The Supreme Court today said it would accord final hearing to a plea seeking return of unused land acquired for Special Economic Zones (SEZ) to farmers and a court-monitored CBI probe into the alleged flouting of rules by beneficiary corporates. A bench of Chief Justice J S Khehar and Justice D Y Chandrachud asked states, which have not filed their responses till date, to file them within four weeks without fail, otherwise their right to respond would be closed. It had on January 9 issued notices to the Centre and Telangana, Andhra Pradesh, Maharashtra, Tamil Nadu, Karnataka, West Bengal and Punjab on a PIL which alleged that almost 80 per cent of the land acquired for SEZs was lying unused. As on July 4, Andhra Pradesh, West Bengal and Punjab had not filed their replies.
“State governments which have not filed the response have been granted one last opportunity to file the reply within four weeks,” the bench said and posted the matter for final disposal after eight weeks. Solicitor General Ranjit Kumar told the court that land had been granted by the respective state governments. Moreover, SEZs are there in 20 states and only eight have been made parties and the rest 12 are needed to be impleaded in the case along with the SEZ developers, he said. The law officer also sought deletion of the name of the Cabinet Secretary from the list of parties. The plea, filed by the SEZ Farmers Protection, Welfare Association, alleged that in last five years alone, 4,842.38 hectares of land was acquired for various SEZs and only 362 hectares were utilised, leaving around 4,480 hectares unused.
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It also referred to a comptroller and auditor general (CAG) report of 2012-13 and alleged that not only have the farmers been deprived of their land, but also consequential benefits such as employment generation and industrialisation of the acquired areas have not taken place.
Some companies, for whose SEZs the plots of land were acquired, raised loans by mortgaging the land documents as collateral securities with banks, but strangely did not use the loan money to develop these SEZs, the PIL said. The farmers’ body also sought initiation of civil and criminal proceedings against the holders of land, meant for SEZs, for “not performing the obligatory duty under the contract resulting to unemployment, wastage of natural resources, causing loss to food security”.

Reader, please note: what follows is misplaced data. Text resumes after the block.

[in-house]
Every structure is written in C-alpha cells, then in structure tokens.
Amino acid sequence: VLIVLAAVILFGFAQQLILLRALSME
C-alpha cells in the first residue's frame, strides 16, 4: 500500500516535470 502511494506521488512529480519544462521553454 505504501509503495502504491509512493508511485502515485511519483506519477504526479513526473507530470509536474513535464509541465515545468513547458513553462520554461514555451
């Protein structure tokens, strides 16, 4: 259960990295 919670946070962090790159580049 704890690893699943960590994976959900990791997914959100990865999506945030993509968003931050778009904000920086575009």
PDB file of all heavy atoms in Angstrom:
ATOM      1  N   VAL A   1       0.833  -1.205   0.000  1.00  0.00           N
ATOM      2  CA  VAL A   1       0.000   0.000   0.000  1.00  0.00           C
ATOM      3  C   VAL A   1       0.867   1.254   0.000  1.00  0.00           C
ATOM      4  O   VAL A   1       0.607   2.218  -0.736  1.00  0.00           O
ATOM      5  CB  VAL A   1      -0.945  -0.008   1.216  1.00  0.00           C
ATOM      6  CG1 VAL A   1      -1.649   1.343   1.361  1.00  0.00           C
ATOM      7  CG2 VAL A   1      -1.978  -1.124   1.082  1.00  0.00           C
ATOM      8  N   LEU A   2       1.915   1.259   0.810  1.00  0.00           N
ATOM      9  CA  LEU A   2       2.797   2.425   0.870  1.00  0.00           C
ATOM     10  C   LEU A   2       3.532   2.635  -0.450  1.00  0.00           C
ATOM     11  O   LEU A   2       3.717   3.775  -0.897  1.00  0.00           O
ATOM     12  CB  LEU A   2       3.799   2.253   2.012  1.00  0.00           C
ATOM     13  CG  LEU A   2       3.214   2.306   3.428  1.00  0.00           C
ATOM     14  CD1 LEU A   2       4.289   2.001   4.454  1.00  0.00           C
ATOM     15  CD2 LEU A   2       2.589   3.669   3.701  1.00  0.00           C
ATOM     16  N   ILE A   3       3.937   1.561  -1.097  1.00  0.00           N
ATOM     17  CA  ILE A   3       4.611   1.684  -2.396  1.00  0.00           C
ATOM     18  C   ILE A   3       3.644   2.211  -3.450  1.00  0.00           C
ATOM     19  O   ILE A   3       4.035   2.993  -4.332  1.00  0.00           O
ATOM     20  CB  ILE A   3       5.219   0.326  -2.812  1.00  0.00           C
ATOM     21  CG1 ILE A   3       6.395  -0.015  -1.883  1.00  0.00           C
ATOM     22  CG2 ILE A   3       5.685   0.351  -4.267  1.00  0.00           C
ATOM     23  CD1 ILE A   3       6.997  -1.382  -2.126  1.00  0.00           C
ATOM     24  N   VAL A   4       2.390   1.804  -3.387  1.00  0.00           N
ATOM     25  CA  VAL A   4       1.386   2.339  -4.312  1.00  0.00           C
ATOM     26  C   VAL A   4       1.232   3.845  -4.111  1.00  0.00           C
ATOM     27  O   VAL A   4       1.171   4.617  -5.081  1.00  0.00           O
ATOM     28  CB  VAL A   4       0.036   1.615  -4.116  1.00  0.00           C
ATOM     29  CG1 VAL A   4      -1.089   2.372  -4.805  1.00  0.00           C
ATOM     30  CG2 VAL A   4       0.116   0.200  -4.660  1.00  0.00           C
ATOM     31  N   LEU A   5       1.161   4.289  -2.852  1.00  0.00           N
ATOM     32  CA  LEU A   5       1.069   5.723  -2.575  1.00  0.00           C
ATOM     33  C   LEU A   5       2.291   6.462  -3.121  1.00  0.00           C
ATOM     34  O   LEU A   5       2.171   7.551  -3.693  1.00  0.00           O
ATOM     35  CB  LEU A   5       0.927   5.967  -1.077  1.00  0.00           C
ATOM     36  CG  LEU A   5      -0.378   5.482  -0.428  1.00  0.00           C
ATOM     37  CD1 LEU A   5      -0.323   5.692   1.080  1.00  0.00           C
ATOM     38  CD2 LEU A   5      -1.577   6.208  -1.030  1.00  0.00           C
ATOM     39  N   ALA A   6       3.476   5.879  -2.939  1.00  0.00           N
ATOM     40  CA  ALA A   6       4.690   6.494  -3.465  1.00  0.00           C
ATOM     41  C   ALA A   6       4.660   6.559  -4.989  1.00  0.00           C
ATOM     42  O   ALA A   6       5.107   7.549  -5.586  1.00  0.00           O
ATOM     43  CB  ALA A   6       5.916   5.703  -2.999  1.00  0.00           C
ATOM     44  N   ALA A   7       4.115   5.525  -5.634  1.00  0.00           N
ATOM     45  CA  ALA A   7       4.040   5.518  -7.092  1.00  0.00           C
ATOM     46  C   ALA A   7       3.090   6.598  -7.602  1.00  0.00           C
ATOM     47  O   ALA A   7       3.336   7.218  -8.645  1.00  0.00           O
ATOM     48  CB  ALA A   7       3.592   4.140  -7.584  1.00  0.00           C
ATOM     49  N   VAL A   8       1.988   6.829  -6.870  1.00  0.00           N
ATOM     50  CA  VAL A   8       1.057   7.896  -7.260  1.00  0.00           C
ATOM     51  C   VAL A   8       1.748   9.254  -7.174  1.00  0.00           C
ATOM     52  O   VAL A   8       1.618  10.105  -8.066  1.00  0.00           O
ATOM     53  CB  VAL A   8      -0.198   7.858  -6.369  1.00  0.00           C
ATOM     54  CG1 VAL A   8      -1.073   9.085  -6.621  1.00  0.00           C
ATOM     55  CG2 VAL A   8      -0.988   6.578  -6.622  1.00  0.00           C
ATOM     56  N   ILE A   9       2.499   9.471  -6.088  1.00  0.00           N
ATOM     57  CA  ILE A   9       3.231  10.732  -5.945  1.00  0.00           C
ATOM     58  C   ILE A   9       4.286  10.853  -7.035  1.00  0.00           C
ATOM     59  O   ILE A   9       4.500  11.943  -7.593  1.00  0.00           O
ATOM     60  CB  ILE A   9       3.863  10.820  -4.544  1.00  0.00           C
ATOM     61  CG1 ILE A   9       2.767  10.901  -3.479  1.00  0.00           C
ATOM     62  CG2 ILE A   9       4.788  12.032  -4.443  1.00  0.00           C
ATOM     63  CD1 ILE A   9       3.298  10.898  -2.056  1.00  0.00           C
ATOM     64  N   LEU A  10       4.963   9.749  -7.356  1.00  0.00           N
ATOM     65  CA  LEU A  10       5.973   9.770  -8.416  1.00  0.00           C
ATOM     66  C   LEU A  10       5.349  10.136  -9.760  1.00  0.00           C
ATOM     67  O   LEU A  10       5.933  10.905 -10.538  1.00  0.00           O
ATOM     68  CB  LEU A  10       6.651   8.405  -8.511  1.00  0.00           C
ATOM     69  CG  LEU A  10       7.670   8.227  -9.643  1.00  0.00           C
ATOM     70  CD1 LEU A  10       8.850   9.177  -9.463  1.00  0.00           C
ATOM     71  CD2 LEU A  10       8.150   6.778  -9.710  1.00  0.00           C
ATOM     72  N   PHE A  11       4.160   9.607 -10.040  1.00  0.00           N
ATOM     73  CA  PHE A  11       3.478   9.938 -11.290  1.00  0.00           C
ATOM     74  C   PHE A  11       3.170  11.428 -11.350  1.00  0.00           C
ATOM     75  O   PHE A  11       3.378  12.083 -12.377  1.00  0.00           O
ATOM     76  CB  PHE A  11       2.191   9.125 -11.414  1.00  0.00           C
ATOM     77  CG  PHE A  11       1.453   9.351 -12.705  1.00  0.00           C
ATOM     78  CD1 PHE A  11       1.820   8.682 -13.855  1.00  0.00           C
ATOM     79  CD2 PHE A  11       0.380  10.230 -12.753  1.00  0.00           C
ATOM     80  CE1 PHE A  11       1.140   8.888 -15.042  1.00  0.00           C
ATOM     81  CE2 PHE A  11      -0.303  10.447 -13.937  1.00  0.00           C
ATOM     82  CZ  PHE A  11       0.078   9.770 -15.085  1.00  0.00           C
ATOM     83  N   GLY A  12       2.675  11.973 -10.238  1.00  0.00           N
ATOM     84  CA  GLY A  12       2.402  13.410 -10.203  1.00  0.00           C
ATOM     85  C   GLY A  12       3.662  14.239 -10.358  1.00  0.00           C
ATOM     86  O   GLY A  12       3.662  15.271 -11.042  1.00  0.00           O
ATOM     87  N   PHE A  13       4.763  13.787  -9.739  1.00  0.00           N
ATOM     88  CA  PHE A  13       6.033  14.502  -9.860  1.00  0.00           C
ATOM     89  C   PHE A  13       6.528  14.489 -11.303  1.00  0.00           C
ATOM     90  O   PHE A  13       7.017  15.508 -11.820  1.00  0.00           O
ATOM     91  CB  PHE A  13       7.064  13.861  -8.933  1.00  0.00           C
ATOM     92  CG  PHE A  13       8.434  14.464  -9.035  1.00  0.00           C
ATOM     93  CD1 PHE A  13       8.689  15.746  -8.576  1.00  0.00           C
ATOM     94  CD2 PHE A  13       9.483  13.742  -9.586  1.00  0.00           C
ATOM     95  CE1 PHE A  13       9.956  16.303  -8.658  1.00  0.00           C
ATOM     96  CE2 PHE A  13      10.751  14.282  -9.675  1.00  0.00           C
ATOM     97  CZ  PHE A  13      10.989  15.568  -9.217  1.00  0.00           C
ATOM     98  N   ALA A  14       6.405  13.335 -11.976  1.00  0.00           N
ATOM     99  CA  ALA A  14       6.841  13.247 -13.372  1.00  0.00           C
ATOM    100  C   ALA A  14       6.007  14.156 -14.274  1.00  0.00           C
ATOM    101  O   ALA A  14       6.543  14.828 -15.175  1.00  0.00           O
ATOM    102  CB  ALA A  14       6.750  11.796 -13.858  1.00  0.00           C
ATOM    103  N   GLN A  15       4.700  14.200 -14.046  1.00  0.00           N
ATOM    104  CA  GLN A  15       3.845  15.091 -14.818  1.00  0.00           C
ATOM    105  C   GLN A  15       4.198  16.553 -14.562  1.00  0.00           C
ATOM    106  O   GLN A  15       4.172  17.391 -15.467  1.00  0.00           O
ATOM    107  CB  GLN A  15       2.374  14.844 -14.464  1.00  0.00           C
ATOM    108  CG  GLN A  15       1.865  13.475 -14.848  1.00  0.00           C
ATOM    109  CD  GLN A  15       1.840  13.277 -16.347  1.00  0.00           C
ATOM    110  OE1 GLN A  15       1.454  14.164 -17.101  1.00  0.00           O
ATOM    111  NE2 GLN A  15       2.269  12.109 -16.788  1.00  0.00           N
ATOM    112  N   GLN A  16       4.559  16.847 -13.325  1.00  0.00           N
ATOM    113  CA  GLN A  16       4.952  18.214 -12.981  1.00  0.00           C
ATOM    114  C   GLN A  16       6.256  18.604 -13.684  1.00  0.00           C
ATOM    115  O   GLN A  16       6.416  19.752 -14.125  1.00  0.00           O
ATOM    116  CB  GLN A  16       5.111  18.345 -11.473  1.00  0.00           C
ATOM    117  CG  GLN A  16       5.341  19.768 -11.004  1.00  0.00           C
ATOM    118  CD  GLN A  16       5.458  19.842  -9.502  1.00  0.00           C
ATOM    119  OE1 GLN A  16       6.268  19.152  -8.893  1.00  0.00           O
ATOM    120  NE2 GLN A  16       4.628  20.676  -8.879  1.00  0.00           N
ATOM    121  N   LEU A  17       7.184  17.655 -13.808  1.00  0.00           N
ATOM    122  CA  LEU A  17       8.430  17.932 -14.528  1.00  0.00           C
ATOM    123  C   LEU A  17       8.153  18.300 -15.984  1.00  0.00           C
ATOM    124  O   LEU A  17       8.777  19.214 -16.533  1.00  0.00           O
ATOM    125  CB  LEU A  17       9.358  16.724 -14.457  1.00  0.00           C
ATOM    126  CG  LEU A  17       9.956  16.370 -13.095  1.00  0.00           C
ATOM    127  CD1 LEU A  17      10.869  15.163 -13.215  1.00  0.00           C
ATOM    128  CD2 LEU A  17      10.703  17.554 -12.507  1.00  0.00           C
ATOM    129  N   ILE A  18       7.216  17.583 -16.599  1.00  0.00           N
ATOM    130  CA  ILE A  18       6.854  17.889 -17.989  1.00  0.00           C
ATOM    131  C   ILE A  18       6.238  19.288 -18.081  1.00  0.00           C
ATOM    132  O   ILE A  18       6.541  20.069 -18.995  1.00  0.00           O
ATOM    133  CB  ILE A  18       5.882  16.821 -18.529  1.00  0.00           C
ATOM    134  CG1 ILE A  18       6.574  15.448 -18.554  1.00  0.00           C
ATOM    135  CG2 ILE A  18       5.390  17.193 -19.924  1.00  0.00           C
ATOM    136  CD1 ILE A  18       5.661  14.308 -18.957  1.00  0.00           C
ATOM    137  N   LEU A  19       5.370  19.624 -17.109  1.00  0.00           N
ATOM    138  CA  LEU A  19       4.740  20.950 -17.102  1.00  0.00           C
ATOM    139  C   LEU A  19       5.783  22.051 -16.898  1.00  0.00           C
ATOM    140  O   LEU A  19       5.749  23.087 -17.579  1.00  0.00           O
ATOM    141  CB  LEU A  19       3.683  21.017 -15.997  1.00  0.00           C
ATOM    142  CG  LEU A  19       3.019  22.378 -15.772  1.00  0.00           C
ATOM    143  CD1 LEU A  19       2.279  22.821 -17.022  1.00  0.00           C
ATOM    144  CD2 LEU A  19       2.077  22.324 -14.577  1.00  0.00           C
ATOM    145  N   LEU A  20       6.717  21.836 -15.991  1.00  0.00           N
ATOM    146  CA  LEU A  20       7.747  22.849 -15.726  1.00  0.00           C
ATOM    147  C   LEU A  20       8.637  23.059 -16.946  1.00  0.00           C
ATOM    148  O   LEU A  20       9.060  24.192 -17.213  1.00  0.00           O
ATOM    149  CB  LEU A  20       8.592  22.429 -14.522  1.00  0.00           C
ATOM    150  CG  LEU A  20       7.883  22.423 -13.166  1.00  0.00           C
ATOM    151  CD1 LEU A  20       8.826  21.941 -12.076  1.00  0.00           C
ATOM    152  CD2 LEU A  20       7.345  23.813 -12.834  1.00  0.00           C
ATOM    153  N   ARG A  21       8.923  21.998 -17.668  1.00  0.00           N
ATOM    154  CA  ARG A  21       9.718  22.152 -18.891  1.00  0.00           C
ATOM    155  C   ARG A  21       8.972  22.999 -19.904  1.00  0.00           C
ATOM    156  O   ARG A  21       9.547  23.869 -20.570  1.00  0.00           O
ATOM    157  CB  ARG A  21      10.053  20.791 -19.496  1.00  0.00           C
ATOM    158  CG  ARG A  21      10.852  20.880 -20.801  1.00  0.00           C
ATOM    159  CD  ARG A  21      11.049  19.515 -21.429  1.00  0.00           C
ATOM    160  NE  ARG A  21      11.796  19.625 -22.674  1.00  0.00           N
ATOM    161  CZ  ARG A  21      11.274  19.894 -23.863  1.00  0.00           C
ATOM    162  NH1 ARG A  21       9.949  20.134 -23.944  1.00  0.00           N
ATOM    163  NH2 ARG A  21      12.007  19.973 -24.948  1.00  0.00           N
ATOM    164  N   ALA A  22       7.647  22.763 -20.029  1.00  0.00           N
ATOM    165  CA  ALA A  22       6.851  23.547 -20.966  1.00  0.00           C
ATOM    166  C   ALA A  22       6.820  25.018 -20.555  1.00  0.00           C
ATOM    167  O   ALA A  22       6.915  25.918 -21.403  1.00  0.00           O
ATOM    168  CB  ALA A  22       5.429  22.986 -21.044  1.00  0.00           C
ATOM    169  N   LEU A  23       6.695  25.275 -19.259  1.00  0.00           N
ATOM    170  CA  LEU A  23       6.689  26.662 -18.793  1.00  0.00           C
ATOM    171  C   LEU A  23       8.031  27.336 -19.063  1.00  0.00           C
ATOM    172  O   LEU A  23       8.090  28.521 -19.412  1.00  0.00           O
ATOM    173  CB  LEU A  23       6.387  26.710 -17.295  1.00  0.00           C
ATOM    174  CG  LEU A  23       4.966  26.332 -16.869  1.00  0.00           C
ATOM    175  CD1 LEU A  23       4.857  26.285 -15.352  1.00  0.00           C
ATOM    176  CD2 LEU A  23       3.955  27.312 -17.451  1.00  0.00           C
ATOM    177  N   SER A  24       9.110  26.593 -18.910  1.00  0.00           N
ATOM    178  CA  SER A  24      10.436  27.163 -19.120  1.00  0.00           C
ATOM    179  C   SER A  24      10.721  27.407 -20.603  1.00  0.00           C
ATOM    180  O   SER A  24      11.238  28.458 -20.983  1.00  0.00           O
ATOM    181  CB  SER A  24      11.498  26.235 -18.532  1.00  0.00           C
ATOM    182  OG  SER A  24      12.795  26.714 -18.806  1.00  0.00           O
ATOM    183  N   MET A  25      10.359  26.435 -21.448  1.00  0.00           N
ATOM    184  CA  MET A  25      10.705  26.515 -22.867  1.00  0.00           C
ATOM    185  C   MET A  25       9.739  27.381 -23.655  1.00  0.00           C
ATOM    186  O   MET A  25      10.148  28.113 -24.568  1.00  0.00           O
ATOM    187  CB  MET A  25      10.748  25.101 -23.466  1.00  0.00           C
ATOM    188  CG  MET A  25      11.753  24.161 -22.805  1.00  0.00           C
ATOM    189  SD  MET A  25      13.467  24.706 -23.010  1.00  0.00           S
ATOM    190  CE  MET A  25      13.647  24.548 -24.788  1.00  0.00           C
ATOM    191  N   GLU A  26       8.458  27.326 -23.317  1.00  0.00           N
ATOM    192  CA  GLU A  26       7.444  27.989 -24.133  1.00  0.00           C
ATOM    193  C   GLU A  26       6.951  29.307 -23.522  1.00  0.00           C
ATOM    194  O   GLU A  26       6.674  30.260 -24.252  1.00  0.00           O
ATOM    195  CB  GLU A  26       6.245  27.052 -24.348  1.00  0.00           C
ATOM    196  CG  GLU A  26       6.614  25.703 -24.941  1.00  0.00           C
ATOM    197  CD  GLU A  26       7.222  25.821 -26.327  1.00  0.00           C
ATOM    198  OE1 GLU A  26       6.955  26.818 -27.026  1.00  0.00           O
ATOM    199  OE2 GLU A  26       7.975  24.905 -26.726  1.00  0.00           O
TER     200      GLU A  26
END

Besides returning “vacant, unused land to farmers”, the plea also sought declaring of the land acquisition as “unconstitutional”, being violative of fundamental right to life and equality on the ground that they have caused “joblessness to farmers, agricultural labourers”. The plea has sought a direction to the Centre and the states to conduct “comprehensive social impact study” on the affected farmers and their dependents on account of land acquisition for SEZs. Quoting Rajya Sabha proceedings, the PIL said “now the government has also admitted to the fact in the Rajya Sabha that as high as 40 per cent of the total land acquired for SEZ across 20 states of the country remained unutilised up to March 13, 2015.”
“In four states, 100 per cent of the SEZ land acquired remains unutilised, while in seven out of 20 states 50 per cent of the total land acquired under SEZ remains unutilised,” it said. “The states with 100 per cent unutilised are Nagaland, Manipur, Goa and Jharkhand. Some of the states with high rate of unutilised SEZ lands include Chhattisgarh (78.24 per cent), Haryana (70.69 per cent), Rajasthan (82.31 per cent), Uttar Pradesh (63.24 per cent), Tamil Nadu (53.08 per cent), Punjab (67.04 per cent), Chandigarh (59.60 per cent),” it said. Over 77 per cent of notified SEZ land is concentrated in four states of Andhra Pradesh, Gujarat, Maharashtra and Tamil Nadu, it said, adding these states have acquired 35,415 hectares of land out of 45,782 hectares of total land acquired by the 20 states.
The NGO, in its PIL, also referred to the apex court judgement in the Singur case and sought judicial intervention in getting necessary reliefs like “compensation for keeping the land vacant for a long time and return of the land to tribals, farmers and other weaker sections of the society suffering from the harsh effects of unnecessary, unmindful and unwarranted land acquisition by the government in the name of creating Special Economic Zones”. It said the SEZ law was framed to ensure “generation of additional economic activity”, “promotion of exports of goods and services”, “promotion of investment from domestic and foreign sources” and creation of employment opportunities. However, the desired results have not been achieved, it said.